The Gospel and Knowing God

What happens is that the almighty Creator, the Lord of hosts, the great God before whom the nations are as a drop in the bucket, comes to you and begins to talk to you through the words and truths of Holy Scripture. Perhaps you have been acquainted with the Bible and Christian truth for many years, and it has meant little to you; but one day you wake up to the fact that God is actually speaking to you – you! – through the biblical message. As you listen to what God is saying, you find yourself brought very low; for God talks to you about your sin, and guilt, and weakness, and blindness, and folly, and compels you to judge yourself hopeless and helpless, and to cry out for forgiveness.


But this is not all. You come to realize as you listen that God is actually opening his heart to you, making friends with you and enlisting you as a colleague – in Barth’s phrase, a covenant partner. It is a staggering thing, but it is true – the relationship in which sinful human beings know God is one in which God, so to speak, takes them onto his staff, to be henceforth his fellow workers (see 1 Cor 3:9) and personal friends. The action of God in taking Joseph from prison to become Pharaoh’s prime minister is a picture of what he does to every Christian: from being Satan’s prisoner, you find yourself transferred to a position of trust in the service of God. At once life is transformed. – J.I. Packer, Knowing God, p. 36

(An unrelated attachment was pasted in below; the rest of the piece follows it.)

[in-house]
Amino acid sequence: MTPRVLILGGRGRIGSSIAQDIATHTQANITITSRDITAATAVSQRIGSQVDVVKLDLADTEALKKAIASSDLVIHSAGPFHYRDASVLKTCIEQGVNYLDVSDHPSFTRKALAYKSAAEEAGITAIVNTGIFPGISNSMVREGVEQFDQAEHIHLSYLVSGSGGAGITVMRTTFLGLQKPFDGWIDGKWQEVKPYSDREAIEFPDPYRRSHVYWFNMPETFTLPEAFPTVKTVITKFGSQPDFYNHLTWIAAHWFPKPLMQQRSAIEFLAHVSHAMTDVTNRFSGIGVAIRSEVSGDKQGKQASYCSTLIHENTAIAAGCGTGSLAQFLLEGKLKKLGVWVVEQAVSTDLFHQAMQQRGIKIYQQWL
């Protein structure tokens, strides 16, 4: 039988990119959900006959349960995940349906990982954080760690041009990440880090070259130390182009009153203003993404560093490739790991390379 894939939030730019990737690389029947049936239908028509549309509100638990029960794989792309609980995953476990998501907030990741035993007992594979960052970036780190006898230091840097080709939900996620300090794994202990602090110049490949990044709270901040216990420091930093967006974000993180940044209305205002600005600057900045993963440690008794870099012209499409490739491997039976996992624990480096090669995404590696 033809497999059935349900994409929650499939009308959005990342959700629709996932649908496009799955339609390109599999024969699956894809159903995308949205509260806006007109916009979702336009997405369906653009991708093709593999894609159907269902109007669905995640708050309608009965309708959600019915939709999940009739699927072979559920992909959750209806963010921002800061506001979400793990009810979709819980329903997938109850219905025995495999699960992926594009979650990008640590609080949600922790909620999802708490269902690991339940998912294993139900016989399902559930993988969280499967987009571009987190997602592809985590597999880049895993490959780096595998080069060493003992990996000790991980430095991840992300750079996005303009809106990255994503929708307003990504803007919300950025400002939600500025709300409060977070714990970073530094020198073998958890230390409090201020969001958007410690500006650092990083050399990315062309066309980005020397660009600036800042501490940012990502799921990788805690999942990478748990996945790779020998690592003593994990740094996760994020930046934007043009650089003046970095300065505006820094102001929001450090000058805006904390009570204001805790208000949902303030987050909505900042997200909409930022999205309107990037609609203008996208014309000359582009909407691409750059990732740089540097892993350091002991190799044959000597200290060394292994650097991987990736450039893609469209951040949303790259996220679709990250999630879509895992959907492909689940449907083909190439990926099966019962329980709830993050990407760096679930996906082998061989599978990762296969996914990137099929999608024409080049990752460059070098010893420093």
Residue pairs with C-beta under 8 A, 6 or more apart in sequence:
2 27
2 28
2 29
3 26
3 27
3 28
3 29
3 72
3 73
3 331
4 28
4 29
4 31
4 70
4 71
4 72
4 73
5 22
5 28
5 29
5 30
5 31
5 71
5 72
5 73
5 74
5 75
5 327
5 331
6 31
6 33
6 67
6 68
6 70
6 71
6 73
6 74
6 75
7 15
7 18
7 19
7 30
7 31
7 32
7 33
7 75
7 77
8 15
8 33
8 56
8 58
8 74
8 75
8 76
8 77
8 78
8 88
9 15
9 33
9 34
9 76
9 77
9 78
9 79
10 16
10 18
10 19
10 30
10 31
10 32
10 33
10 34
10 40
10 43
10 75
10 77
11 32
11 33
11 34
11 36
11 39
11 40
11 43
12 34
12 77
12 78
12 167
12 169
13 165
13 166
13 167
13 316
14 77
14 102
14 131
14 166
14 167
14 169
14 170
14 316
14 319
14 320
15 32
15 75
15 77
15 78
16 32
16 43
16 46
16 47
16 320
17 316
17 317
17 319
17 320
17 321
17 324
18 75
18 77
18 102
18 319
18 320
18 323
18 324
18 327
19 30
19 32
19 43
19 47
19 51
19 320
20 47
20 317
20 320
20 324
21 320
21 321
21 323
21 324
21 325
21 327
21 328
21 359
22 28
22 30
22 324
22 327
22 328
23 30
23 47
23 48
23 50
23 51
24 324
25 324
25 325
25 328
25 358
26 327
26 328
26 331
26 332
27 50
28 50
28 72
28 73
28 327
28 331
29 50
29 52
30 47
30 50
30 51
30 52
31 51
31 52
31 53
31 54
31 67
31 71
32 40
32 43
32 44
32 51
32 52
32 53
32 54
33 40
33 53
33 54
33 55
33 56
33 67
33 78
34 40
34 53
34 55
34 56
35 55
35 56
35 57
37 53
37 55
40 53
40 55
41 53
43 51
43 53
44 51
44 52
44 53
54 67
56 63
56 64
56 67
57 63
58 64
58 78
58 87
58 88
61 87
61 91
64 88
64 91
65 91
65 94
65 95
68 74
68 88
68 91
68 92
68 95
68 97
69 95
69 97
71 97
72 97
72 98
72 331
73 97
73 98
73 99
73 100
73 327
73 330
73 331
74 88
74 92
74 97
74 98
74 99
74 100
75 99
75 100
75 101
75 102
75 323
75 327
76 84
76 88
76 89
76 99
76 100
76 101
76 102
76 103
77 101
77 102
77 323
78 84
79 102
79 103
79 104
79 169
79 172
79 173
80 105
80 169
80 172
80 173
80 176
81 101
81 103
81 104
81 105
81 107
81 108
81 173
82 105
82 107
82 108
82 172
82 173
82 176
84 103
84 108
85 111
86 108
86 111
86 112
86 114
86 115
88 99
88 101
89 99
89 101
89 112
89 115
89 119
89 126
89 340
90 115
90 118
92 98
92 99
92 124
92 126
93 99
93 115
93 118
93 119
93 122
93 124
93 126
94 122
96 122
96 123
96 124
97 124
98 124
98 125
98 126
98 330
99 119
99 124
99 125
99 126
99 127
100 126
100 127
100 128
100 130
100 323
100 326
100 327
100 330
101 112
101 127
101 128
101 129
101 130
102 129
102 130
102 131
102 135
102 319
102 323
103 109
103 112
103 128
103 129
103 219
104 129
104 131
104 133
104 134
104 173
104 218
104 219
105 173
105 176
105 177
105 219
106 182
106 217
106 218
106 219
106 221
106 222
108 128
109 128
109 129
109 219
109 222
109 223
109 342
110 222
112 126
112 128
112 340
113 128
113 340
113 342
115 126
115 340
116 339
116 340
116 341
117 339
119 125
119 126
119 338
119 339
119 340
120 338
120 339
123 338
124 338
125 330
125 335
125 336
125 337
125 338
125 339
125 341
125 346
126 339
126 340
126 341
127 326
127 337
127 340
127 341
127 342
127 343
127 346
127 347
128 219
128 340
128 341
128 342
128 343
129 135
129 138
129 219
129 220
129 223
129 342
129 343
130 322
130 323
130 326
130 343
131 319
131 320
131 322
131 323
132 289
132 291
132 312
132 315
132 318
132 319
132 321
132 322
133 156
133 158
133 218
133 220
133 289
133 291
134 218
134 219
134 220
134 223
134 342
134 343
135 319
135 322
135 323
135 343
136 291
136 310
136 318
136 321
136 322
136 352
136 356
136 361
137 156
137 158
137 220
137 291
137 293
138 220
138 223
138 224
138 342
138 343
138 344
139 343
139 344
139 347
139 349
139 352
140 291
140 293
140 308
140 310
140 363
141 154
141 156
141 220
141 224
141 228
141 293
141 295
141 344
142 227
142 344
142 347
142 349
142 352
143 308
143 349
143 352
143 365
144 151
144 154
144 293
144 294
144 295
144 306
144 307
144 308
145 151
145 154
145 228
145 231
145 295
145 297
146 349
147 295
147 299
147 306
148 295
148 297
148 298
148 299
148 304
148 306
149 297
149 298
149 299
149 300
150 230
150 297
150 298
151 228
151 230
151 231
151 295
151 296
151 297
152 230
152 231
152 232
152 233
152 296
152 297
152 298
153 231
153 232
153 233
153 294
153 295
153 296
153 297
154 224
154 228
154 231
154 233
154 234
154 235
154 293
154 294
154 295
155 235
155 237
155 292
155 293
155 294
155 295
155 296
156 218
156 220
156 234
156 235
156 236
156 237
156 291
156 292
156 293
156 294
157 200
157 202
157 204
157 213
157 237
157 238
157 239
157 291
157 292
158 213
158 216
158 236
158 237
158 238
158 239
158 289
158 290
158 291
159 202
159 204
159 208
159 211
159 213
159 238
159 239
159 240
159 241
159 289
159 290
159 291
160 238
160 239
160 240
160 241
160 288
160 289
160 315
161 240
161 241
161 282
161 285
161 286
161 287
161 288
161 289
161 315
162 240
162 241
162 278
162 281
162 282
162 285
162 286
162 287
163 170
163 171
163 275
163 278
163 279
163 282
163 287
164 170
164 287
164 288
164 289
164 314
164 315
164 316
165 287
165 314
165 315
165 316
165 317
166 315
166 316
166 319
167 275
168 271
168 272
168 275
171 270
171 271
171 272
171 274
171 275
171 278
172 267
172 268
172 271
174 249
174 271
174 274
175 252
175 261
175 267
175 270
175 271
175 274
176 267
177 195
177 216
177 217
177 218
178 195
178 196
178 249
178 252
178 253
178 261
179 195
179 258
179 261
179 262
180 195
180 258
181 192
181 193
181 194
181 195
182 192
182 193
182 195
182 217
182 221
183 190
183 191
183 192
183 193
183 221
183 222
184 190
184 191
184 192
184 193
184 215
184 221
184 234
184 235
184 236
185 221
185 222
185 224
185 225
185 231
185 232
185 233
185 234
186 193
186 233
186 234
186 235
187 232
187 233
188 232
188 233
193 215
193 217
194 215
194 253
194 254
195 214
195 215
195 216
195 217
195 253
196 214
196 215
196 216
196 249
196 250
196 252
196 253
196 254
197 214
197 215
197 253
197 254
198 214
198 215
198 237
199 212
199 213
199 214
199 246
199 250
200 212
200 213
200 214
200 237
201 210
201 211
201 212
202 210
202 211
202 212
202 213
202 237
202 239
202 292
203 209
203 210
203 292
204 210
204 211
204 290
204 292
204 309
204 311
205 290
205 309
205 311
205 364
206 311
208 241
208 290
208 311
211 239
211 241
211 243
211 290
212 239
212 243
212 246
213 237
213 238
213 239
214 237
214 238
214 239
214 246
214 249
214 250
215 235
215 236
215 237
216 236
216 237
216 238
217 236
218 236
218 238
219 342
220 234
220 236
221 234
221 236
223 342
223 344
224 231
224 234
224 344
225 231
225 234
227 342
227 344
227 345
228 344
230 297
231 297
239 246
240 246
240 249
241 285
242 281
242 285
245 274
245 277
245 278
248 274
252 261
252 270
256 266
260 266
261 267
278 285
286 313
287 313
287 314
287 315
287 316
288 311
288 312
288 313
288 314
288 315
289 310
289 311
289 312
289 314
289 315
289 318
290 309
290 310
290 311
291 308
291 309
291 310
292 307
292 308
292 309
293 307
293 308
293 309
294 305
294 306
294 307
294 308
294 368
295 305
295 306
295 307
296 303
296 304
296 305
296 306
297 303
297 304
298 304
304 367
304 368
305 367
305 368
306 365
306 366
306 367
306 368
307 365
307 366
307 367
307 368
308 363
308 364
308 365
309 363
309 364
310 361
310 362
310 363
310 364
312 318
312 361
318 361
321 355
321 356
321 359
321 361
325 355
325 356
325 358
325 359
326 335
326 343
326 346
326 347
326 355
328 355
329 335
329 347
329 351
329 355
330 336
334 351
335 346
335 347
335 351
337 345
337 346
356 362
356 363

So much to say about this quote from Packer’s Knowing God. First, it is a beautiful depiction of the transformational power of the Gospel. The first paragraph leaves the reader “hopeless and helpless” without anywhere to turn to. Then the second paragraph comes in and provides that miraculous hope: not only has God rescued you, but He has also enlisted you.

Second, it is a great description of what Jared Wilson describes as “gospel wakefulness” – when you treasure Christ and what he has done for you more and more. As we better understand this transformation from death to life, from prison to throne room, from convict to colleague, we appreciate the Gospel more and more.

Third, I love the analogy Packer uses with Joseph becoming Pharaoh’s prime minister. I had never looked at that narrative in that light, but it is so true. We were once slaves to sin (and Satan), but at just the right time we were raised up out of the mire and seated in the palace. Not because of anything we did or could do, but because of who God is. We have now been “transferred to a position of trust” as we join God in the renewal of all things. What an amazing transformation! What an amazing task! What an amazing God!

For more amazing quotes from Packer, be sure to pick up this classic: Knowing God.

Brandon Schmidt

I am Brandon Schmidt: writer, husband, father, brother, reader, and laugher.

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